Talk-show host Jay Leno has scored a victory in upstate New York.
A joke on "The Tonight Show," in which Leno mocked a woman in a photograph allegedly sent in by her former employer, did not violate the state's privacy-right laws, the Appellate Division, 4th Department, has ruled.
Civil Rights Law §§50 and 51 must be "narrowly construed and 'strictly limited to nonconsensual commercial appropriations of the name, portrait or picture of a living person,'" the panel held in its per curiam decision, Walter v. NBC Television Network, 05-01646.
"Here, the use of plaintiff's photograph by the NBC defendants was not strictly limited to a commercial appropriation, and thus the use of the photograph does not fall within the ambit of those sections of the Civil Rights Law," the panel held.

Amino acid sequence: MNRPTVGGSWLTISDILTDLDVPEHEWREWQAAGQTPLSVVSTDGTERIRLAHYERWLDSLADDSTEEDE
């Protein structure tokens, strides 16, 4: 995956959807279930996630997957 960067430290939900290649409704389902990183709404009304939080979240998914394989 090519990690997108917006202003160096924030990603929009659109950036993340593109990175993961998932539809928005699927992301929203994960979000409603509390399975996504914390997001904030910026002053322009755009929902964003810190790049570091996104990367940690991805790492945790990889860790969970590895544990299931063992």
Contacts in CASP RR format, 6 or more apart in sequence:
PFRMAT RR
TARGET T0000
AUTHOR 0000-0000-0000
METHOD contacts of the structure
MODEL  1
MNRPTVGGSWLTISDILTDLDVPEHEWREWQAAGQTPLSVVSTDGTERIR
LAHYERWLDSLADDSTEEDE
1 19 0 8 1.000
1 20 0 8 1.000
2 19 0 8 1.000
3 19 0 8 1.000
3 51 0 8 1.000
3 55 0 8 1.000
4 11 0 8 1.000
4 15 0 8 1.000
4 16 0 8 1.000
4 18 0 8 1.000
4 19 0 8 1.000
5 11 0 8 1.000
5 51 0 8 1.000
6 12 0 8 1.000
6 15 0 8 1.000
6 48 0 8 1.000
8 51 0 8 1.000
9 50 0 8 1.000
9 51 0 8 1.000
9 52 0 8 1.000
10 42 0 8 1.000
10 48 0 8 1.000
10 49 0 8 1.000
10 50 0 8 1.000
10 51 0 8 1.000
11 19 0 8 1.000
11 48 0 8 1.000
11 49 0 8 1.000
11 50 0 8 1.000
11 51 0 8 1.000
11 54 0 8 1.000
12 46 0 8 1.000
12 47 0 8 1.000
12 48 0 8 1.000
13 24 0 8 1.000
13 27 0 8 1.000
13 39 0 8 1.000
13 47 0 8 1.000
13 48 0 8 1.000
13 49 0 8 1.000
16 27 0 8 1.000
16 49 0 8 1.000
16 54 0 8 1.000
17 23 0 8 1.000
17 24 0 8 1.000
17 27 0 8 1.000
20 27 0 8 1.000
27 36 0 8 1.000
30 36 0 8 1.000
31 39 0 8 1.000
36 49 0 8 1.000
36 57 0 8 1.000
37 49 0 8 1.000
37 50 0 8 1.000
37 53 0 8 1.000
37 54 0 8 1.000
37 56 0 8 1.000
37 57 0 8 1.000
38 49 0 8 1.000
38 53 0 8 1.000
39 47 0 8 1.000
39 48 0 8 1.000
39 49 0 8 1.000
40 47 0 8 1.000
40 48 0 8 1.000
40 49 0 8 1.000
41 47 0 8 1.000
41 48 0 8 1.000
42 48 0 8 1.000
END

According to news reports, on a November 2003 broadcast of the popular NBC late-night show, Leno used a photograph of Rochester, N.Y.-area woman Claire Walter in the "Headlines" segment of his program.
Leno displayed a card Walter alleged had been distributed by her former employer, co-defendant Dorschel Automotive Group, which features an unflattering, unsmiling image of Walter and the text, "Thanks from CLAIRE WALTER, your friendly Service Advisor," along with the dealership's name and phone number. When displaying the photograph, Leno said in a mock voice meant to be Walter's, "Want your car fixed?"
Walter initiated an action against NBC, Leno, "The Tonight Show" and Dorschel Automotive alleging violations of her right to privacy and intentional infliction of emotional distress.